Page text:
My project uses autotiles and animated pieces, hence some code may seem a bit overkill for your use case.

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You can support us through Patreon or get access to the final version of the code on GitHub

1. Drawing the board

First you will need to setup a autotiler in order to draw the board and have those nice and crispy edges. I used BetterTerrain to have more control of the TileMap and the Tiny Swords asset pack.

Then start populating the TileMap with respective cells

var map_shape = Vector2i(8, 8)

# set background of map
for col in range(map_shape.x):
	for row in range(map_shape.y):
		var map_cell = Vector2i(col, row)
		BetterTerrain.set_cell(self, DrawLayers.TERRAIN, map_cell, AutotilerLayers.GROUND)
		BetterTerrain.update_terrain_cell(self, DrawLayers.TERRAIN, map_cell)

You can also center the TileMap by doing

# center map
var viewport_center = get_viewport().size / 2
viewport_center -= (map_shape * tile_set.tile_size) / 2
position = viewport_center - Vector2i(0, rendering_quadrant_size/2)

2. Defining chess pieces

2.1. Defining Piece Constants

What I did here is that I first created a Constrants.gd preload file that I used to store information about chess pieces and also general stuff that should not change in-game.

You can then store information inside of it such as the sprites that will be used for each individual piece such as

var UNITS = {
	"pawn": {
		"sprites": {
			"head": preload("res://assets/units/components/Head/HeadPawn.png")
	"rook": {
		"sprites": {
			"head": preload("res://assets/units/components/Head/HeadRook.png")

2.2. Creating a Piece Template

We can then create a Unit.tscn class that we’ll use as a template to create chess pieces. The structure should look something like this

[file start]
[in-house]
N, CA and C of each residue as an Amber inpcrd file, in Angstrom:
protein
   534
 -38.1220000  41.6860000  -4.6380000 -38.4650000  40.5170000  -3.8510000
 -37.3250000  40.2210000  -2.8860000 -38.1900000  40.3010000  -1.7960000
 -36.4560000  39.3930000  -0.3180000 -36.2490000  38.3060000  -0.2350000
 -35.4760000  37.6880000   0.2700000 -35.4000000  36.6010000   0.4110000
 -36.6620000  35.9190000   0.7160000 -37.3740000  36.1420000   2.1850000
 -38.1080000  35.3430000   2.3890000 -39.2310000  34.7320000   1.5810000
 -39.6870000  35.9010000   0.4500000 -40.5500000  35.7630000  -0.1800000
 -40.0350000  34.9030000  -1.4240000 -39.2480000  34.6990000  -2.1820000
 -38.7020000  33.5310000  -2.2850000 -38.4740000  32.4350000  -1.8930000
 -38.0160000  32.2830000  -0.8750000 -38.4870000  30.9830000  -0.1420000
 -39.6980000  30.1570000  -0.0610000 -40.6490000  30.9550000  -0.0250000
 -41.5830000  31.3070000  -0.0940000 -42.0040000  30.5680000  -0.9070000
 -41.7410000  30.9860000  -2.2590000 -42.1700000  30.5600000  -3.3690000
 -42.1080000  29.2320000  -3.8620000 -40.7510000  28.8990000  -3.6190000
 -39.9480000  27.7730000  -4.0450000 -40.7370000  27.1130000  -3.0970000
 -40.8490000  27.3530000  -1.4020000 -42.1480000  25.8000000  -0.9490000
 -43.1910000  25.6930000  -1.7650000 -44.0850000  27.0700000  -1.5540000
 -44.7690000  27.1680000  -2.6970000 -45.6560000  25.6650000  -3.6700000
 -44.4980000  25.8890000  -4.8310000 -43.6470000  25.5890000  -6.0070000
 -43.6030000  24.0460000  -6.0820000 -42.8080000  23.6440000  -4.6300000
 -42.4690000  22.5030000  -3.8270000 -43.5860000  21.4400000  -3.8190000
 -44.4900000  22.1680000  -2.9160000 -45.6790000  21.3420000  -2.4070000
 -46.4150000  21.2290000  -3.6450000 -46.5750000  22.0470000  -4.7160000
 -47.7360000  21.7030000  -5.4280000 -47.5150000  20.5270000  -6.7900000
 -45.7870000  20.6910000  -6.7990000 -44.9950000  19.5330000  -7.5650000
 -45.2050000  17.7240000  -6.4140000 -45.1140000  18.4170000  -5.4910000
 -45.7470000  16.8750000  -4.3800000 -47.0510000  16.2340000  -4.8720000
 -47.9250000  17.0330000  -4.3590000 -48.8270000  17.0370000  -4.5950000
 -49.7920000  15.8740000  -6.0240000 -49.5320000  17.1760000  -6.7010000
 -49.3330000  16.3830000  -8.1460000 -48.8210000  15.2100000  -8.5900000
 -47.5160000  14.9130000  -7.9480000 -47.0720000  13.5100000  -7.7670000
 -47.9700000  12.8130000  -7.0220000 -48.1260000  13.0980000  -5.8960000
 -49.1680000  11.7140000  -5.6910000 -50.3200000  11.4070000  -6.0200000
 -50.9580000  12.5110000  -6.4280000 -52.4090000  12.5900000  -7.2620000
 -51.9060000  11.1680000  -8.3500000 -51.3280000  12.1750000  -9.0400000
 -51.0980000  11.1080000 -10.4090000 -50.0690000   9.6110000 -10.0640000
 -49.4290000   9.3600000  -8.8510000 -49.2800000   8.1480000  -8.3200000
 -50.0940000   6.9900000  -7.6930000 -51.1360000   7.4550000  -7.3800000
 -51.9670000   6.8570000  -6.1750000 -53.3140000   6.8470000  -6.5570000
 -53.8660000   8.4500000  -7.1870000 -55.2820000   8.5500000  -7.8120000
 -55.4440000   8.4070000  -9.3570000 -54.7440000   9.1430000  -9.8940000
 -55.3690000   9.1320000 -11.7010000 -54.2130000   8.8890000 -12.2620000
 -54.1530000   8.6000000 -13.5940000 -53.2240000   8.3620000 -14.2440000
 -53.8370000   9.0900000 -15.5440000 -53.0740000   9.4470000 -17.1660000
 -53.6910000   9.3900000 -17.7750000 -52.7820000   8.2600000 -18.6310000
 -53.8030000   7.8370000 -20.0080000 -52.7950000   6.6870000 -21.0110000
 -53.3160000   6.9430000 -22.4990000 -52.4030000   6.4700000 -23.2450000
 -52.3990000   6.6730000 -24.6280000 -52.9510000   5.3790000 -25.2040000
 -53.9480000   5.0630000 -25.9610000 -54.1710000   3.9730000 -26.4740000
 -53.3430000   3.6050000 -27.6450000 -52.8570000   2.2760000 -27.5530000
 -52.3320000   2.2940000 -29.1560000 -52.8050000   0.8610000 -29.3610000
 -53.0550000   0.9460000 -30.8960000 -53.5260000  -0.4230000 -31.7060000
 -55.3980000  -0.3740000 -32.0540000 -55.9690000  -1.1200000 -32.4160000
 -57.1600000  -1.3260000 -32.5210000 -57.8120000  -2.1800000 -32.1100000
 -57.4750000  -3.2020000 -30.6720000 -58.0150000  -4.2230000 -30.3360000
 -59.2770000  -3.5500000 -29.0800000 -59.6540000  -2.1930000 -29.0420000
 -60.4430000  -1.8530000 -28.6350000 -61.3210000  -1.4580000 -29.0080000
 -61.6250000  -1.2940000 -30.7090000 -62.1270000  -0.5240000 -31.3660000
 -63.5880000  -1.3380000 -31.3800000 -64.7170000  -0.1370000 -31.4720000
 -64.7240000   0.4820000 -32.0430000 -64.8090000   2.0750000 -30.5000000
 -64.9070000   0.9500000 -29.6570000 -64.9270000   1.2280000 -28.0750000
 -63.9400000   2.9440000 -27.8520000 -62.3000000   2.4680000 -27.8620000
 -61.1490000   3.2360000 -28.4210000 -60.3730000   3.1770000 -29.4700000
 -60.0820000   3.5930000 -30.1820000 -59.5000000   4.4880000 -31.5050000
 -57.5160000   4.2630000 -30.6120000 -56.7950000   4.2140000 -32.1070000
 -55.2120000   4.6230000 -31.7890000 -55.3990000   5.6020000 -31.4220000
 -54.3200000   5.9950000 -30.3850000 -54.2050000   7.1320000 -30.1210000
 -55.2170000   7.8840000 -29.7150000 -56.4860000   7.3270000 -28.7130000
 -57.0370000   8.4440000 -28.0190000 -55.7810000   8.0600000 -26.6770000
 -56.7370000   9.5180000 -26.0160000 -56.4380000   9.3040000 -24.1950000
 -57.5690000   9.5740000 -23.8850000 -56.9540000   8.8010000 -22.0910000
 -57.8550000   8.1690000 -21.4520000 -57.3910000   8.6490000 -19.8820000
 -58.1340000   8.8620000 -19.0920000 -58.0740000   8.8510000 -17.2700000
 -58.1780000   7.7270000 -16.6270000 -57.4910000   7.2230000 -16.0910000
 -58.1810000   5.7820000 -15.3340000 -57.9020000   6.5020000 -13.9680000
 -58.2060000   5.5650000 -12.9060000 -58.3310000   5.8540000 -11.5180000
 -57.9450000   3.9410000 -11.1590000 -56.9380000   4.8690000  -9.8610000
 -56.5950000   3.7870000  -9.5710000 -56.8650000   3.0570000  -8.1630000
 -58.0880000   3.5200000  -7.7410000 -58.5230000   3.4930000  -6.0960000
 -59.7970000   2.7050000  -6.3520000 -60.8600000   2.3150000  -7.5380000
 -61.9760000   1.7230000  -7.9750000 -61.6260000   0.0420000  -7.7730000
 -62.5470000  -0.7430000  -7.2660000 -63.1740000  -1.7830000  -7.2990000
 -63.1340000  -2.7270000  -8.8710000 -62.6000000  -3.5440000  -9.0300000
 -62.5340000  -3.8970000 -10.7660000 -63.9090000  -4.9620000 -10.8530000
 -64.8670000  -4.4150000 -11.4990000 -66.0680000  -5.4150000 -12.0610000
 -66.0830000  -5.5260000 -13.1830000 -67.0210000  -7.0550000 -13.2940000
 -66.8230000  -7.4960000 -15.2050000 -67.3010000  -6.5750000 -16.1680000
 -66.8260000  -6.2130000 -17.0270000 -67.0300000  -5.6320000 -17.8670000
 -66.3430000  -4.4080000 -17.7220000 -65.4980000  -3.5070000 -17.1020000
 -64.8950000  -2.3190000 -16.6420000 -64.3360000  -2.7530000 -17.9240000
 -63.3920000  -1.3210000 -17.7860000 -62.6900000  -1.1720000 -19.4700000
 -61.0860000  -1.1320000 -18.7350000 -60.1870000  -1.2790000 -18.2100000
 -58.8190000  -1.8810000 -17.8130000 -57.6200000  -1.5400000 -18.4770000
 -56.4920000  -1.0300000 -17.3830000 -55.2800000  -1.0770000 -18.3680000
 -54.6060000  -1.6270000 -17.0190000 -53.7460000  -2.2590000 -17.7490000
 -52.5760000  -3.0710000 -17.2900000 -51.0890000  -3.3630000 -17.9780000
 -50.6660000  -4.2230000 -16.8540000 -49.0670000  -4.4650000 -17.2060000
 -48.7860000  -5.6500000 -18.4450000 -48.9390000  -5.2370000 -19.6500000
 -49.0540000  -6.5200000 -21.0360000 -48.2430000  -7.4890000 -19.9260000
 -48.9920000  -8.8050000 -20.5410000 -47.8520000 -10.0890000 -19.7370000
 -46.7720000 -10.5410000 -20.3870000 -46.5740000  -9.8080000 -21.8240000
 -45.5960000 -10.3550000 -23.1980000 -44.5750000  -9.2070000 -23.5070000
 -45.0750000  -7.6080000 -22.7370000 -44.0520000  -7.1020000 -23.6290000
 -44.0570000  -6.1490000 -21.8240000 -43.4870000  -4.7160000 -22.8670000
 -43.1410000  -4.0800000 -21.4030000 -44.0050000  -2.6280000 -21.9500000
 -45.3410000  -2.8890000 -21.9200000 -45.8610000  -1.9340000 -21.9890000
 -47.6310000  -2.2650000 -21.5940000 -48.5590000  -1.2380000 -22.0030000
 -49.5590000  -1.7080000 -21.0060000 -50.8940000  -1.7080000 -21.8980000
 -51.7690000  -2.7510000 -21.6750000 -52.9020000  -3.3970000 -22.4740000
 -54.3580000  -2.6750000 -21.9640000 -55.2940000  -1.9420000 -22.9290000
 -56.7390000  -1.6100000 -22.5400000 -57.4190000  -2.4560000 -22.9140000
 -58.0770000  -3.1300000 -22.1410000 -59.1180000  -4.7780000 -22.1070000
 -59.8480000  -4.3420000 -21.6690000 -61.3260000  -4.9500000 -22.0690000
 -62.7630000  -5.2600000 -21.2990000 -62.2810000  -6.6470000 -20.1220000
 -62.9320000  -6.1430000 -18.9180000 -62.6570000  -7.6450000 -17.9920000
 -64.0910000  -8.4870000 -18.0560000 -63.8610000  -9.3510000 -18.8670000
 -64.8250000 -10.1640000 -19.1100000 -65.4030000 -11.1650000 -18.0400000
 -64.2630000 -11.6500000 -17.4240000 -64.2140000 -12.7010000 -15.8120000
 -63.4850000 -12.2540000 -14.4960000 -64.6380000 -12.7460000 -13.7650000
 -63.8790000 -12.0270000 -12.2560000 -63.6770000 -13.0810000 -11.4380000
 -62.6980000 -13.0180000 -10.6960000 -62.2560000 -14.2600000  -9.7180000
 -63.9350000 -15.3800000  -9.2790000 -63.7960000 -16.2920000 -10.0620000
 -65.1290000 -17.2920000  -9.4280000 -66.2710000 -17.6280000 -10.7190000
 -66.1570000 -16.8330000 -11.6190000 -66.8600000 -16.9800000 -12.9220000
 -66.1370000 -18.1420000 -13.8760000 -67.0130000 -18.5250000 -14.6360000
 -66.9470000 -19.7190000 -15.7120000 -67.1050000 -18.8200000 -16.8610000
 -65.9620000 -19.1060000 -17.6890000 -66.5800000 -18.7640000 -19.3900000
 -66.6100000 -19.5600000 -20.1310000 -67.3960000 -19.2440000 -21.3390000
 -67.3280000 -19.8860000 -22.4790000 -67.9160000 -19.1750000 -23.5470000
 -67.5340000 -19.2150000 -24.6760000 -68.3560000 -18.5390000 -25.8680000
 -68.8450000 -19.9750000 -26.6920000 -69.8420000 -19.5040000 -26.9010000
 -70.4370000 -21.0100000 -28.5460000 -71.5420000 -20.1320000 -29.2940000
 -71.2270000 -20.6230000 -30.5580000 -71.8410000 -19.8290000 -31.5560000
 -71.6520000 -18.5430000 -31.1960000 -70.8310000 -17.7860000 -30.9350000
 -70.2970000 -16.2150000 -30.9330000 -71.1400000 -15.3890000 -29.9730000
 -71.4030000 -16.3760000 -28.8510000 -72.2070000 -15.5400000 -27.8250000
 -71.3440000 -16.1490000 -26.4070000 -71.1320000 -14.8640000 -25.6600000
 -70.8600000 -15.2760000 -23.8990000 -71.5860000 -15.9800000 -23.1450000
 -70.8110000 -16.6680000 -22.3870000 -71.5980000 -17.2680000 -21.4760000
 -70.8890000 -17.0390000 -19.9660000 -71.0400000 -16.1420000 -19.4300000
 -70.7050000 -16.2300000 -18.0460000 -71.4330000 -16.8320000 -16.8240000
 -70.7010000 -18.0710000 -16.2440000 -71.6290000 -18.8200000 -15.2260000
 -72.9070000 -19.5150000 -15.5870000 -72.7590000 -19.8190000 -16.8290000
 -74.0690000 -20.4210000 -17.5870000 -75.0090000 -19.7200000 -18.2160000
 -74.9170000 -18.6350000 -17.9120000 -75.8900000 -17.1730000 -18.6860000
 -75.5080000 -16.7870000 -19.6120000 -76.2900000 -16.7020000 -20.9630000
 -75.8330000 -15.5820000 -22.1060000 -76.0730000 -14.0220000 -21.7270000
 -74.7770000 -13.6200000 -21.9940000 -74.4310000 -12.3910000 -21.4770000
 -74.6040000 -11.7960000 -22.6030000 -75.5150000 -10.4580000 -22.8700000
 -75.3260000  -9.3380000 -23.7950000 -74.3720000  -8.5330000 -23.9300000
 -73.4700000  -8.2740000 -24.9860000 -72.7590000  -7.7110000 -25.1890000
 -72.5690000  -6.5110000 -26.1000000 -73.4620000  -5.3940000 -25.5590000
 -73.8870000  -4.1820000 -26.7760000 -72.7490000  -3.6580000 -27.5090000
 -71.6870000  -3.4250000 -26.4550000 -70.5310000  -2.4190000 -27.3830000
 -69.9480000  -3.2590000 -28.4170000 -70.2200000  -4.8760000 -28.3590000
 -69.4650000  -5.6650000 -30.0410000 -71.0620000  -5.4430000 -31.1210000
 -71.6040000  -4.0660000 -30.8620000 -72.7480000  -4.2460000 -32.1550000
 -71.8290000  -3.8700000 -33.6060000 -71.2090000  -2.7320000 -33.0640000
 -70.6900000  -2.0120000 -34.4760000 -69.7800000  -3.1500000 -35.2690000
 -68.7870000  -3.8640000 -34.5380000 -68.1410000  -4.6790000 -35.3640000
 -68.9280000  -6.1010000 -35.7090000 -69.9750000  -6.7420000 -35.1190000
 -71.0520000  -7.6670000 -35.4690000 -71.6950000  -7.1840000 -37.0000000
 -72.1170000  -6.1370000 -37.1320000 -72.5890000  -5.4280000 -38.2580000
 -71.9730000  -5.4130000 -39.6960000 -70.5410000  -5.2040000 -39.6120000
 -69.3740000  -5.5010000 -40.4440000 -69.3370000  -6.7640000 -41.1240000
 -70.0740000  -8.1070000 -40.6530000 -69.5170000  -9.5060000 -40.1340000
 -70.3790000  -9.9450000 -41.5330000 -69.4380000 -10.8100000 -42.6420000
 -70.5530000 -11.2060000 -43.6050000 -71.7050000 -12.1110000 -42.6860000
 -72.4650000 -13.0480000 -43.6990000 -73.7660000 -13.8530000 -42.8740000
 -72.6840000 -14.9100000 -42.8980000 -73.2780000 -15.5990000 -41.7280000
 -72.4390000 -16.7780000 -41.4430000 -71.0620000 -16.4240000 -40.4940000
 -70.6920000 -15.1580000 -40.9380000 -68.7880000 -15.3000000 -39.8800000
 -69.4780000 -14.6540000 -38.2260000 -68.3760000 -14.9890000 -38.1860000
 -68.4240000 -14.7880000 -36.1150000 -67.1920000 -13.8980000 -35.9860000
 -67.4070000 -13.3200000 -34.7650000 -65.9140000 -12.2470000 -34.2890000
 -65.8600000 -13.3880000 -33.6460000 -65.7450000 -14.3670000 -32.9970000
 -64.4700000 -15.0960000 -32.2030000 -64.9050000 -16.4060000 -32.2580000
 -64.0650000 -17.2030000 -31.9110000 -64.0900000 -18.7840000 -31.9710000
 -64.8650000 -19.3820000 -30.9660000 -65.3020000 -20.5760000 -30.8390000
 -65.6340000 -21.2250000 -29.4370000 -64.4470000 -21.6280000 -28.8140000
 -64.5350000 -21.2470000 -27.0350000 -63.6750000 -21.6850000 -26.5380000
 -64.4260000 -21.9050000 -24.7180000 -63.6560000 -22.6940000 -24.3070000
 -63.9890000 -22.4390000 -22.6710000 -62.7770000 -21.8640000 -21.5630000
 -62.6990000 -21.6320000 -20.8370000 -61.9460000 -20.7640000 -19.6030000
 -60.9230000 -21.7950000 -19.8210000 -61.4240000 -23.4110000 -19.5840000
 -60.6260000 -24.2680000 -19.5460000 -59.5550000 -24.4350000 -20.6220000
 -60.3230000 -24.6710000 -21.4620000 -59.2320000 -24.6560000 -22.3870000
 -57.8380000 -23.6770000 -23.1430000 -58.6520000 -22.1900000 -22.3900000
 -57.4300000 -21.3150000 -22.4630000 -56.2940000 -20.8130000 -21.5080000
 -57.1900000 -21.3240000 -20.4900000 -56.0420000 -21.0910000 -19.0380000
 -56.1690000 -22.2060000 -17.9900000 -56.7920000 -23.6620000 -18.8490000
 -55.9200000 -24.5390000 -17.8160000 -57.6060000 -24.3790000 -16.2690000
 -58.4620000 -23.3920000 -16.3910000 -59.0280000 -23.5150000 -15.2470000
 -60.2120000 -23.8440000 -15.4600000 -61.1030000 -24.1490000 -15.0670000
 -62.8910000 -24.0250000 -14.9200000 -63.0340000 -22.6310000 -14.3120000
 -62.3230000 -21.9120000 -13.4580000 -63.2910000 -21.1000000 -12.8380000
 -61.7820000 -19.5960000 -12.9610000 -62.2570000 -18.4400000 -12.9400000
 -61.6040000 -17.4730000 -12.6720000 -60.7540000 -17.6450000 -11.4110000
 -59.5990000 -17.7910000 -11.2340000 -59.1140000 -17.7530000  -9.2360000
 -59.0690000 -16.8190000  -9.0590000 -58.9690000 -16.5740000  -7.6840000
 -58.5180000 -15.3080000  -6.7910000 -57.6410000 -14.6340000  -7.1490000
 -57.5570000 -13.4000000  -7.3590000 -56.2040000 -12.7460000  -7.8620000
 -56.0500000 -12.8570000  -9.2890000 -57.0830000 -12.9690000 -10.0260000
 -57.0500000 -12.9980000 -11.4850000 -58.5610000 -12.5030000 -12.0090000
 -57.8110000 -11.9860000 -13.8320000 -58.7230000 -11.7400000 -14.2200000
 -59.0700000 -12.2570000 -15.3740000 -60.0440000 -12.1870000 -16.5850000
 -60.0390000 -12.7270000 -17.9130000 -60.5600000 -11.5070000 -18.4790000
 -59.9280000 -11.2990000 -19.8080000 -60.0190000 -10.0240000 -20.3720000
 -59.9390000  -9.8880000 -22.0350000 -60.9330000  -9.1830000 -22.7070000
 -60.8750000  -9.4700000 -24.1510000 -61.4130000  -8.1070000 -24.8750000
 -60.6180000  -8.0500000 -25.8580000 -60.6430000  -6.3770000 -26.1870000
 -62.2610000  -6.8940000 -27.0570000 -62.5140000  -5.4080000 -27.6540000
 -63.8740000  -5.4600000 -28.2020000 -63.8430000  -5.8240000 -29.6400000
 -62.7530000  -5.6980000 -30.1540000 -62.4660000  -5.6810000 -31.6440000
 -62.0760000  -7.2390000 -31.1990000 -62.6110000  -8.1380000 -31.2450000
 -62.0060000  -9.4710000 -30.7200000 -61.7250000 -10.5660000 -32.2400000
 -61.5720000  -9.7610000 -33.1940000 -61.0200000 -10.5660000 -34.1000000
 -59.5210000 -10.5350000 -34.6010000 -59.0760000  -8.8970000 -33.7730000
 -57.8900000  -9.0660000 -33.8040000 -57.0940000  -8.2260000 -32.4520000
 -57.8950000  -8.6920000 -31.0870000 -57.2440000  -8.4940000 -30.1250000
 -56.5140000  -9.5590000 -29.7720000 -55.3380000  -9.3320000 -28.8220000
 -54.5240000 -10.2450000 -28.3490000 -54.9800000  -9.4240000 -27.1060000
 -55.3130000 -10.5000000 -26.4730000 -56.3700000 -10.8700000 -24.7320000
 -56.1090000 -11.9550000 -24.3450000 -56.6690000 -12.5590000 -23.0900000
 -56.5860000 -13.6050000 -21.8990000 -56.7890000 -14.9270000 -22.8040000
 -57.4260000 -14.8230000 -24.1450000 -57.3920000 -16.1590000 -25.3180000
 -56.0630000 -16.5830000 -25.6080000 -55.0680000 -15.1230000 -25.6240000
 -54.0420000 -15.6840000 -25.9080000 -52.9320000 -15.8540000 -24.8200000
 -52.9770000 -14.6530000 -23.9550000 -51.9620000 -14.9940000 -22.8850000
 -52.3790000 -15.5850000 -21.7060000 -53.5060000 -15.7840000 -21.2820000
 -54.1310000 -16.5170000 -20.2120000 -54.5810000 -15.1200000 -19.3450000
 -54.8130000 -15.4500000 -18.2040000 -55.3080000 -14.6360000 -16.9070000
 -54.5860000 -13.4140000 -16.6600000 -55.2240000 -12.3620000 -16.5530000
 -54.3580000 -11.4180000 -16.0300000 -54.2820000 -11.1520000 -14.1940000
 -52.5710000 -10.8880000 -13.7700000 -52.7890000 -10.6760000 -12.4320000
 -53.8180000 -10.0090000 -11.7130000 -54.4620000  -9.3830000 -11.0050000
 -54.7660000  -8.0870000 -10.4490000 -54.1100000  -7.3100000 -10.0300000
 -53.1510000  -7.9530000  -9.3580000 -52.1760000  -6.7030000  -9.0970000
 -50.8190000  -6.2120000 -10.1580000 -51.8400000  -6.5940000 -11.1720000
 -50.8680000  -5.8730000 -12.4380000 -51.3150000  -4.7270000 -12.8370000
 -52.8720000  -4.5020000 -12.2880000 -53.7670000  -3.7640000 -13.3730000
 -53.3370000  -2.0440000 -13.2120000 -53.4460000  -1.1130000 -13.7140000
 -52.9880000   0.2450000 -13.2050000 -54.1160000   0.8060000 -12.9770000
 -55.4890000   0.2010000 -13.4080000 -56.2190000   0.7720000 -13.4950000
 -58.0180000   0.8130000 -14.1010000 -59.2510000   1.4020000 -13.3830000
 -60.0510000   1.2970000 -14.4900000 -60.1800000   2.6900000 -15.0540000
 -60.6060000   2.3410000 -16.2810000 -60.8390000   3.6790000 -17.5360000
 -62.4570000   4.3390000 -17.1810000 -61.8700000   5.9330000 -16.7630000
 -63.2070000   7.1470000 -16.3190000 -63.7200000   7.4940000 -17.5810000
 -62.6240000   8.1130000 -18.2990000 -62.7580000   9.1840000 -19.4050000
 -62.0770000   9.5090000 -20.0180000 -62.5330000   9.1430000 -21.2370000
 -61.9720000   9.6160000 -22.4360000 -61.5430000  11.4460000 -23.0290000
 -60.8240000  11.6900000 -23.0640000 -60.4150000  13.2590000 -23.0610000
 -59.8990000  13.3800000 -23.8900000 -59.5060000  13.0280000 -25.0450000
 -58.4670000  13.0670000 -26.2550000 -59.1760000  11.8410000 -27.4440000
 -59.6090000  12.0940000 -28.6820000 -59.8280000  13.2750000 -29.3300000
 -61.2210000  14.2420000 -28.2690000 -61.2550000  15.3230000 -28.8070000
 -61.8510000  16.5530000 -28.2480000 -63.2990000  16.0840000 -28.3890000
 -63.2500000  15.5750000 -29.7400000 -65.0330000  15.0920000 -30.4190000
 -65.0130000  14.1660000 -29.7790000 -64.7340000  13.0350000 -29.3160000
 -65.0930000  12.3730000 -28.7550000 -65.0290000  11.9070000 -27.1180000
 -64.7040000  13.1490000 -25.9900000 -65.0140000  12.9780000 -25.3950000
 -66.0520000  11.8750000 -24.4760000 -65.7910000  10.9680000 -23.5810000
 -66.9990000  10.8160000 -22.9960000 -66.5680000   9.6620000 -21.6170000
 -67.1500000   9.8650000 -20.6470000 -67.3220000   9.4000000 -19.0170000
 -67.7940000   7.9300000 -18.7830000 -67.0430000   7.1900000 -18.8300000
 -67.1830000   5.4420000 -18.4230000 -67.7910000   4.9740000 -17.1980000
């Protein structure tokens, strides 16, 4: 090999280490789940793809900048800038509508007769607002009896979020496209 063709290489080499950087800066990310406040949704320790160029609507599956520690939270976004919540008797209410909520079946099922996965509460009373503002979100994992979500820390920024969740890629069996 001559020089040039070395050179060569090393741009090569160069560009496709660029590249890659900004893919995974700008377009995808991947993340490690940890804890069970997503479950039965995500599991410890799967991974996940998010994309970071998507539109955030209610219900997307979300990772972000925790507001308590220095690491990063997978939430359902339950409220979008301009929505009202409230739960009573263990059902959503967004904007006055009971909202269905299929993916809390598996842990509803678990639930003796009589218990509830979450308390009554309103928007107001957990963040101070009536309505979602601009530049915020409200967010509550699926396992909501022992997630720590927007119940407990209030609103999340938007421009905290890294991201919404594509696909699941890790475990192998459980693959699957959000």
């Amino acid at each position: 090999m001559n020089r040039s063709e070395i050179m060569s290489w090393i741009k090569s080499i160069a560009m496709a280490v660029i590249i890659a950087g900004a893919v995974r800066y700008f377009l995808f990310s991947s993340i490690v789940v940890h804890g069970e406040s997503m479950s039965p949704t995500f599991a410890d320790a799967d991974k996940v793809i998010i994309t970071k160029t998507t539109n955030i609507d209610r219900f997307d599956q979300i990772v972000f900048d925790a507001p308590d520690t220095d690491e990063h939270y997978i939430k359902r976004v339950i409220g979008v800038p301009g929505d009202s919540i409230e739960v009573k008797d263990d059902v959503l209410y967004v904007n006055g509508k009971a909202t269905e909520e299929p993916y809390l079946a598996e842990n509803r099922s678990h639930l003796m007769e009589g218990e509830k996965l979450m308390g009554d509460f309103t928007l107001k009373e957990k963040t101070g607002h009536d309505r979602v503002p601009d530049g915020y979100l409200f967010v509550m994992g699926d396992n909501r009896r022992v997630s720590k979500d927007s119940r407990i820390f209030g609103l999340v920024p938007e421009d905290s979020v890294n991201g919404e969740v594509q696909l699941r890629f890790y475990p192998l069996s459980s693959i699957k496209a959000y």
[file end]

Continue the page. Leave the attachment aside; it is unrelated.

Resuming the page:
Unit (Node2D) # root of the scene
|__ Sprites (Node2D) # in charge of applying changes on sprite components
	|__ LeftArm (Sprite2D) 
	|__ Body (Sprite2D)
	|__ Head (Sprite2D) 
	|__ RightArm (Sprite2D) 
|__ AnimationPlayer (AnimationPlayer)

Then we add some code to the Unit node

extends Node2D

@onready var sprites = $Sprites

var unit_type = "pawn"
var unit_side = "blue" # sides are blue (white) and red (black)

func init(unit_info):
	unit_type = unit_info["unit_type"]
	unit_side = unit_info["unit_side"]

func _ready():

2.3. Changing Colors using Shaders

You may have seen that I’m calling the Sprites node with a extra variable called Constants.PALETTES. That’s because I swap the palettes of a sprite at run-time to make blue pieces and red pieces.

I’ve added the following shader to the Sprites node and told all it’s children to use the parent material

shader_type canvas_item;

uniform vec4 old_main_color : source_color;
uniform vec4 old_shadow_color: source_color;
uniform vec4 old_light_color: source_color;

uniform vec4 new_main_color : source_color;
uniform vec4 new_shadow_color: source_color;
uniform vec4 new_light_color: source_color;

void fragment() {
    vec4 current_pixel = texture(TEXTURE, UV);

    if (current_pixel == old_main_color) {
		COLOR = new_main_color;
	if (current_pixel == old_shadow_color) {
		COLOR = new_shadow_color;
	if (current_pixel == old_light_color) {
		COLOR = new_light_color;

You can then change the colors programmatically inside the Sprites node by doing

func update_palettes():
	var default_palette = Constants.DEFAULT_PALETTE
	material.set_shader_parameter("old_main_color", default_palette["old_main_color"])
	material.set_shader_parameter("old_shadow_color", default_palette["old_shadow_color"])
	material.set_shader_parameter("old_light_color", default_palette["old_light_color"])
	material.set_shader_parameter("new_main_color", color_palette["new_main_color"])
	material.set_shader_parameter("new_shadow_color", color_palette["new_shadow_color"])
	material.set_shader_parameter("new_light_color", color_palette["new_light_color"])

3. FEN and board setup

FEN (or Forsyth–Edwards Notation) is a way to encode the state of a chess board using letters for pieces (p or P for black and white Pawns, n or N for black and white Knights) and numbers for empty spaces.

Thus, you can encode for example the initial state of a chess board by writing

var start_FEN = "rnbqkbnr/pppppppp/8/8/8/8/PPPPPPPP/RNBQKBNR"

Then you just need to split by / and parse the substrings to setup the board. Easy!

func get_unit_info_from_symbol(symbol: String):
	var unit_type = null
	match symbol.to_lower():
		"p": unit_type = "pawn"
		"n": unit_type = "knight"
		"r": unit_type = "rook"
		"b": unit_type = "bishop"
		"q": unit_type = "queen"
		"k": unit_type = "king"
	var unit_side = "blue" if symbol.capitalize() == symbol else "red"
	var unit_info = {
		"unit_type": unit_type,
		"unit_side": unit_side
	return unit_info

You can even use this notations to add a re-play system to your games.